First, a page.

The Pinellas School Board saw progress on two major fronts Tuesday, pushing ahead with a nationwide superintendent search and hearing from finance officials that it might be possible to reduce or eliminate proposed pay cuts for all district employees.
At a workshop, the board informally decided on a four-month search to replace outgoing superintendent Clayton Wilcox. The district's new top executive will be offered a salary of between $200,000 and $240,000 and an initial contract of three years.
Wilcox's salary this year is $204,000.
The board plans to select five finalists, invite them for a late-August visit that would include school tours and make a selection by late September. The process calls for public input.
Also Tuesday, board members quickly agreed on a salary increase for deputy superintendent Julie Janssen, who will assume a larger role as interim superintendent after Wilcox leaves June 2 for a private sector job. Janssen's salary will rise from $131,000 to $185,000. A 4-3 board majority appears inclined to allow Janssen to apply for the permanent job.
The board will take formal votes Tuesday on Janssen's appointment, her salary and other matters related to Wilcox's departure, including hiring a search consultant.
The consultant will be Wayne Blanton, executive director of the Florida School Boards Association, who has conducted about 70 superintendent searches.
"When you get to your top five (finalists), every one of them can run your school system," Blanton told the board. He also told them it was likely that allowing the interim superintendent to apply for the permanent job would likely reduce the pool of candidates because many will think the interim has an advantage.
Like the other 16,000 employees in the district, Janssen stands to take a pay cut if one is approved by the board.
Wilcox last week proposed a 2 percent pay cut for about 14,000 employees, most of them teachers. The remaining 2,000 employees — bus drivers, maintenance workers, cafeteria staffers and office employees — were to have their hours reduced by 30 minutes a day, resulting in a 6.25 percent pay cut.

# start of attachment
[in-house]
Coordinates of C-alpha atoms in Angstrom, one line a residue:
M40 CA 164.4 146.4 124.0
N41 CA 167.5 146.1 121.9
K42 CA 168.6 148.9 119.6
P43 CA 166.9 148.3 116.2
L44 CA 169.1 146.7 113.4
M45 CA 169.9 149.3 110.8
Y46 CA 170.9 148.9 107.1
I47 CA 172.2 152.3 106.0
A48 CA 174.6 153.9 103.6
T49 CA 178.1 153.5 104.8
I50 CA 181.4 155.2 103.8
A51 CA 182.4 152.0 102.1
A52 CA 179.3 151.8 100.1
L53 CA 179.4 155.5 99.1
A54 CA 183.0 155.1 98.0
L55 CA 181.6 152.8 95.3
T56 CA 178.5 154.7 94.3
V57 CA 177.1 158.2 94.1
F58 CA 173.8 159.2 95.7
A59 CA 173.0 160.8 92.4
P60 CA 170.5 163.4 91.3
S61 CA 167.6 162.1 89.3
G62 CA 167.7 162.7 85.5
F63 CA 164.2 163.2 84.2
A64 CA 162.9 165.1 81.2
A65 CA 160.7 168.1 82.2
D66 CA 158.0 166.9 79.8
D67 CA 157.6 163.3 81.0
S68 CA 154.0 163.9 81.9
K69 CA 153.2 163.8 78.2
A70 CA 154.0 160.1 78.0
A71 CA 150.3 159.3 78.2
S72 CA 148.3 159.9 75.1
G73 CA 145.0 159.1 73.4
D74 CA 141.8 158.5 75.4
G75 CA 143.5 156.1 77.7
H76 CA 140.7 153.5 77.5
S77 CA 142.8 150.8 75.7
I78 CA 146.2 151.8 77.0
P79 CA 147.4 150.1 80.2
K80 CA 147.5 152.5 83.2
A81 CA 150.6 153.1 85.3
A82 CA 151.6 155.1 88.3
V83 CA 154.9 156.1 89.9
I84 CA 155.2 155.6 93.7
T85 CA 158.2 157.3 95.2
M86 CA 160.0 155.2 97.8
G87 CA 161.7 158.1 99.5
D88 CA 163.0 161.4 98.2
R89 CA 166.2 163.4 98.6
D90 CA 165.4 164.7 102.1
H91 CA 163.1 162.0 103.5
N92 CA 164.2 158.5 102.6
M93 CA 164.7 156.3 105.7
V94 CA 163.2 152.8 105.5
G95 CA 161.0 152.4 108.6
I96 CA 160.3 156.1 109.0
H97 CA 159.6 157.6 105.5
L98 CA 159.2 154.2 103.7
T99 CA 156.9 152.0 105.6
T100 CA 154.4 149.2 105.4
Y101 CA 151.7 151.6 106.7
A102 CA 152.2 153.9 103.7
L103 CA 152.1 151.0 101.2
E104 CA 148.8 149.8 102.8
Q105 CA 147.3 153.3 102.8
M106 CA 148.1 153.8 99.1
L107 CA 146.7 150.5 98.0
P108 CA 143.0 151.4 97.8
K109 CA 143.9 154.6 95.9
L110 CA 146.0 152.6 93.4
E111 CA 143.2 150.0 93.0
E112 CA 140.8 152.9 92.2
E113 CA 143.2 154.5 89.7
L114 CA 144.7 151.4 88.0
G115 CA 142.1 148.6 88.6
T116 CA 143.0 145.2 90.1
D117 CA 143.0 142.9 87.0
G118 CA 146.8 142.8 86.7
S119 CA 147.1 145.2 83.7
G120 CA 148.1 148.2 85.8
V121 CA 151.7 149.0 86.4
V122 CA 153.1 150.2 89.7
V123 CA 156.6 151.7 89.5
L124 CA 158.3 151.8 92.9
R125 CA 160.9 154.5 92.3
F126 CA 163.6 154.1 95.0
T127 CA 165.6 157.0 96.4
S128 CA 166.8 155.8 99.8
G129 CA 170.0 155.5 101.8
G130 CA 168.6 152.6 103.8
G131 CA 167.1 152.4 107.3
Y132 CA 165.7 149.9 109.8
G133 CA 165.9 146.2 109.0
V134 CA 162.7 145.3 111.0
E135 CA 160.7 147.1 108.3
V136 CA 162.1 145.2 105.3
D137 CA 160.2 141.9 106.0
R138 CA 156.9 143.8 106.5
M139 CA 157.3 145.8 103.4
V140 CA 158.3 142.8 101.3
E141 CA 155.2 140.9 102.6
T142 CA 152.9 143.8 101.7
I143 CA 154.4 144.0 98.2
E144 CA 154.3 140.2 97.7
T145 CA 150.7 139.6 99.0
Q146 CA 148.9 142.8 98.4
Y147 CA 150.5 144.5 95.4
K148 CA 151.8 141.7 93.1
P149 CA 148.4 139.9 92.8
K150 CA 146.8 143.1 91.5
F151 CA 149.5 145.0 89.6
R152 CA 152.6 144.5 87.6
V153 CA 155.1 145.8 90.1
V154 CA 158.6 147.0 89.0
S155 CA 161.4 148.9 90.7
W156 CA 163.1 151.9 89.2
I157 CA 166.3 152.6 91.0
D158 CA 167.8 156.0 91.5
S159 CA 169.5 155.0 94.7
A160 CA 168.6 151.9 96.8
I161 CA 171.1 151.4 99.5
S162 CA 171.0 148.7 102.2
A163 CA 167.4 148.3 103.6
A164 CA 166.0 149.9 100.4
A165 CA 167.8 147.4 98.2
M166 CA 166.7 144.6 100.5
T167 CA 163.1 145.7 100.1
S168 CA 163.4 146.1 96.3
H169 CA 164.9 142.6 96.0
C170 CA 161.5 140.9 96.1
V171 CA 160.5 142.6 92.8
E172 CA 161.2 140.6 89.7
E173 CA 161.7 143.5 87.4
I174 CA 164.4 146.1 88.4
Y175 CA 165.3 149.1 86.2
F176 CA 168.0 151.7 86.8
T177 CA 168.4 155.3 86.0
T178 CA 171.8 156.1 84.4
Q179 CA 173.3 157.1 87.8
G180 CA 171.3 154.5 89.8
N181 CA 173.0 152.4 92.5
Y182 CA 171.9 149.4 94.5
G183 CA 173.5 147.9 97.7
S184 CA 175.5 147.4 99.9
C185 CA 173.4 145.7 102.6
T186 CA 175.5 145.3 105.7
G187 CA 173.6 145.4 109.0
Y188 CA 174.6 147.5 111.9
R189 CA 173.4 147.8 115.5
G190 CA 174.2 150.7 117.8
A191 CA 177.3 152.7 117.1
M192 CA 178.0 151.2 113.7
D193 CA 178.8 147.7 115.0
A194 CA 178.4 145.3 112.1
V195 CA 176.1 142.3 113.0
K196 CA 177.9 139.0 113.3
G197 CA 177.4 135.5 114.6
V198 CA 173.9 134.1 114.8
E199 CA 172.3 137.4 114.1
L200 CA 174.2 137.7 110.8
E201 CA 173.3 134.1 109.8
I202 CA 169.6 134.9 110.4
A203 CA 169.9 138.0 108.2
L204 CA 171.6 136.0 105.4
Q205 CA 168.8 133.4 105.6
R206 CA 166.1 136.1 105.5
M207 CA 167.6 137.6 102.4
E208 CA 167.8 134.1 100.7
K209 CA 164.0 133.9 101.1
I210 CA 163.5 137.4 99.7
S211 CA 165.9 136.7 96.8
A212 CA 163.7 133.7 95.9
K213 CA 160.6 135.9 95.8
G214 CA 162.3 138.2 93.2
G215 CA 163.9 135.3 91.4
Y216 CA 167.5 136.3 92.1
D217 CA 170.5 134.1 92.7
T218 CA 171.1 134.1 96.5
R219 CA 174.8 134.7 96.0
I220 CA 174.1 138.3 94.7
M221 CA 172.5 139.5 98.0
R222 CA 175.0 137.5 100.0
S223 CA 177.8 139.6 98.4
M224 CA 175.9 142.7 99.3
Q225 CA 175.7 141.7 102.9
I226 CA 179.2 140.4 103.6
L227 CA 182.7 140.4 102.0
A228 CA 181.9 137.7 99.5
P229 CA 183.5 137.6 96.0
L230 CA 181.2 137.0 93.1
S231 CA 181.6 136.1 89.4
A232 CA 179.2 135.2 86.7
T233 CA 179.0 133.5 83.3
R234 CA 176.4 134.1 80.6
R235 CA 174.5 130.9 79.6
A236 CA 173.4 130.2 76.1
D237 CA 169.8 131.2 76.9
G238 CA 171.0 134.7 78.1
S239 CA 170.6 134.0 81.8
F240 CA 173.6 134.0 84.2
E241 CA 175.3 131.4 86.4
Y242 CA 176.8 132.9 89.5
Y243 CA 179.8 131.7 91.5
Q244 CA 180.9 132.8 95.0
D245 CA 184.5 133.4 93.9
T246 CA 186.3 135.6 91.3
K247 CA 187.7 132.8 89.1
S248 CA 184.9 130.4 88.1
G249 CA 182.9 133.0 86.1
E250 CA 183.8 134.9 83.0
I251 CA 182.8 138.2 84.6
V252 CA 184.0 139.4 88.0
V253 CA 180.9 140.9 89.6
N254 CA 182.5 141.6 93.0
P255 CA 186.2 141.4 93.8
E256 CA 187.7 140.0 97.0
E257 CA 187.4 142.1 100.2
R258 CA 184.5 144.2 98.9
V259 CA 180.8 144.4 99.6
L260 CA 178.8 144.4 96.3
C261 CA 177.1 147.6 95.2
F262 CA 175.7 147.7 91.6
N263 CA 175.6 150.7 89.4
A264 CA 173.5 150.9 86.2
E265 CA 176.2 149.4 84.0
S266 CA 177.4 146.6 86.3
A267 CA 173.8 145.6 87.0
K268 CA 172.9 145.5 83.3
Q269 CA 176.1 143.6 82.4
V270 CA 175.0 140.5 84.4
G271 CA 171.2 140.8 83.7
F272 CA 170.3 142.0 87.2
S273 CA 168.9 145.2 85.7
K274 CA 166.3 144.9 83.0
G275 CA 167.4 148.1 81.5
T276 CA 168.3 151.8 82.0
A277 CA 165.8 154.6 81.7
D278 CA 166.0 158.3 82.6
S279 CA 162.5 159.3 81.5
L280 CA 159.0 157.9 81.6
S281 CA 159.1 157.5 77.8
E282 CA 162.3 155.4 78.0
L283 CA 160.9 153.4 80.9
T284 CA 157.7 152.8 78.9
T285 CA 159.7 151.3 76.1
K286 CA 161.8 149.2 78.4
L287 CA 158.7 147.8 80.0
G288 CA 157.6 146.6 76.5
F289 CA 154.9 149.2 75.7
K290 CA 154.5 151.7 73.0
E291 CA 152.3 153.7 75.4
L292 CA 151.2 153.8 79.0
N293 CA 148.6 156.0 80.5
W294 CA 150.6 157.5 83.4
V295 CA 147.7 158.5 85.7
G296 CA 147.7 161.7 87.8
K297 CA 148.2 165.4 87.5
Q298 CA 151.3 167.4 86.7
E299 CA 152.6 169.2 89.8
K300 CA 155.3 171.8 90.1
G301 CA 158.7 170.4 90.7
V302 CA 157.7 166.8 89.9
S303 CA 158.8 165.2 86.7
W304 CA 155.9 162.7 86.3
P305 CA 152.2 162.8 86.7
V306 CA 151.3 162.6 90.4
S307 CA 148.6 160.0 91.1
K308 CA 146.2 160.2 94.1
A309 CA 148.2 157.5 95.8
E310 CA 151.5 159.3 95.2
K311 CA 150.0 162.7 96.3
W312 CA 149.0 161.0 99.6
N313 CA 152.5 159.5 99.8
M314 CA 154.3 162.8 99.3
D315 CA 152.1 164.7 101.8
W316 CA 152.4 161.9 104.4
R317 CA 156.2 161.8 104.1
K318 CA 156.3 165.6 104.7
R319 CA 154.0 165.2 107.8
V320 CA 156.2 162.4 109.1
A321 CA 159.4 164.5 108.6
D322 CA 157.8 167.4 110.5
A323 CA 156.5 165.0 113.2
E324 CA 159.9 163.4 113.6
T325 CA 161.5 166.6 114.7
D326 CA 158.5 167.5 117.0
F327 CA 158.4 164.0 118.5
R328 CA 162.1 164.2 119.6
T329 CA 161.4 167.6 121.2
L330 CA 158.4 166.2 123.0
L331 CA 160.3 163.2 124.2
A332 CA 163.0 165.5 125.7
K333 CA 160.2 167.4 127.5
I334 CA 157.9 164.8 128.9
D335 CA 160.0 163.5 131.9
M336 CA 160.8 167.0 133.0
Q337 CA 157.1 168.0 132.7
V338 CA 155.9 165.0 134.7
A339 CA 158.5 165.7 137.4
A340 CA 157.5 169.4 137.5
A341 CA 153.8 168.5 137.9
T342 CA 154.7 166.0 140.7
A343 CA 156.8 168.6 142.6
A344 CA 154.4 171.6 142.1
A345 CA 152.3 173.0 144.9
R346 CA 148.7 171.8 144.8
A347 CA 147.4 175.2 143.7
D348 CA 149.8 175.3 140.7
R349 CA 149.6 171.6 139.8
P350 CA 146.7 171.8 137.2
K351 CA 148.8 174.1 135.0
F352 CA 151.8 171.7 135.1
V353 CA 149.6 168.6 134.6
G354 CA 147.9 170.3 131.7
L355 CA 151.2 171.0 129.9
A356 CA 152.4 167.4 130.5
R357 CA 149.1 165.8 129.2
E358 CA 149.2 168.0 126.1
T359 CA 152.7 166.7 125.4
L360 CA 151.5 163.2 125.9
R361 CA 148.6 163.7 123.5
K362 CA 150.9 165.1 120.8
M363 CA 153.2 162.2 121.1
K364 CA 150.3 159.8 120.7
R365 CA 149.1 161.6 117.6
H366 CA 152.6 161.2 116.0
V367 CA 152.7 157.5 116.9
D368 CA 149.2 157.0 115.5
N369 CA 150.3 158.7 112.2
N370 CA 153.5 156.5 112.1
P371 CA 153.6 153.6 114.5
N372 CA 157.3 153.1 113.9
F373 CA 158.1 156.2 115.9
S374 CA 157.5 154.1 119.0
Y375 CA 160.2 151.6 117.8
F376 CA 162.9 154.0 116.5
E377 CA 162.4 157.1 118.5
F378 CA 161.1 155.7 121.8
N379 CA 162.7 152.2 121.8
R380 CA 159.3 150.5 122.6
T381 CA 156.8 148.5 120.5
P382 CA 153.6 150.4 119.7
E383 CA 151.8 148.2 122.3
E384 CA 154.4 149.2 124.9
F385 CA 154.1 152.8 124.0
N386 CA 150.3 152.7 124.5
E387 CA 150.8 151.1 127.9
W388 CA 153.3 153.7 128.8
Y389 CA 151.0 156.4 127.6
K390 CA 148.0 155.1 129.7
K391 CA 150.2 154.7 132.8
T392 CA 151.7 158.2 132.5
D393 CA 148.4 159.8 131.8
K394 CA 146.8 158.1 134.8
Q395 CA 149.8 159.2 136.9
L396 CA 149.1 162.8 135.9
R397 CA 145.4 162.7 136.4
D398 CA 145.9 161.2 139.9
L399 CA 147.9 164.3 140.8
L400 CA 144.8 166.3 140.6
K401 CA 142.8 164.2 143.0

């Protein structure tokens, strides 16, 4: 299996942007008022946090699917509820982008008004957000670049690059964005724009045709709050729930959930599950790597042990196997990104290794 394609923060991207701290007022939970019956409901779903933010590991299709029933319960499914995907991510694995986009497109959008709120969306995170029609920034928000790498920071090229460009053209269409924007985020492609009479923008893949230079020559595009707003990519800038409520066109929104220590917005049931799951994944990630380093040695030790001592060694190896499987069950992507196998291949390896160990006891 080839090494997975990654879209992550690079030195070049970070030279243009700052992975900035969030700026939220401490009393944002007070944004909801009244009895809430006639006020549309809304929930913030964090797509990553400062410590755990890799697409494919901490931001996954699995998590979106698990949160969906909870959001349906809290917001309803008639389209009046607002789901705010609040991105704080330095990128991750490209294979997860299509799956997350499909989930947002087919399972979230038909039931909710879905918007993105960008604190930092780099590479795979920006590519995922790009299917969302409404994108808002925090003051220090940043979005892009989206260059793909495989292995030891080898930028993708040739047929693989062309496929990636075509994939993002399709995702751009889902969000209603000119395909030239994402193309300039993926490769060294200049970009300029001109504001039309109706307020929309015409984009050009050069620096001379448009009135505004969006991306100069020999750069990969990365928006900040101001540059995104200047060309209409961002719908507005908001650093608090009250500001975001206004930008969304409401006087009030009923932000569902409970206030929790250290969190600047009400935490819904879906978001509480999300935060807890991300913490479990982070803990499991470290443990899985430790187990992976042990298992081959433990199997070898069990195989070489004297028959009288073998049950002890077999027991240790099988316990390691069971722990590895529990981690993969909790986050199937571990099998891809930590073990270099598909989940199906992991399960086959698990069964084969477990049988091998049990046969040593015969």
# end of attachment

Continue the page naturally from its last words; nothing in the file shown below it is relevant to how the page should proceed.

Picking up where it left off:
But Tuesday brought news that the new worst-case scenario is an across-the-board 1.5 percent pay cut for all 16,000 district employees.
What changed? A call by board members to have all employees share the pain equally.
In addition, Wilcox and his finance staff now recommend cutting deeper into the district's reserves by $4.8-million. They also said they learned that the system's property and casualty insurance will cost $1.1-million less than anticipated. Together, those developments generate another $6-million that could be spent on salaries.
Put another way, last week's $43-million budget deficit now stands at about $37-million.
The downside: Lanse Johansen, the district's chief business officer, said cutting into reserves would leave the district with a contingency fund of about $14-million, or 1.5 percent of the operating budget — a figure he described as perilously low. "That's the lowest I can recommend," Johansen told the board.
Officials also proposed ways to make the pay cut even smaller or eliminate it by increasing health insurance premiums paid by employees.
The district faces an $11-million increase in insurance premiums for 2008-09. The current budget proposes that the district shoulder the entire increase as it has in the past and not pass it on to employees.
But what if the district passed on a portion of the premium increase in exchange for making the pay cut less severe? Or what if employees shouldered the entire premium increase in exchange for a freeze in pay?
The board received a worksheet showing how increasing health premiums would affect different employees.
One example: If the district froze pay at this year's levels, an employee making $40,000 a year who pays insurance premiums for herself only would shoulder an increase in premiums of $440 a year.
On the other hand, the same employee would lose $600 in salary if the district cut pay by 1.5 percent and did not pass on the insurance increase to employees.
Kim Black, president of the Pinellas Classroom Teachers Association, said the union has not agreed to such a tradeoff.
"We do need to continue this discussion, and we do need to look at what benefits the majority of employees," she said.
"We just ask the employees to hang with us and to remain calm and focus on the remainder of this year and let us work on the bargaining process."
Thomas C. Tobin can be reached at email@example.com or (727) 893-8923.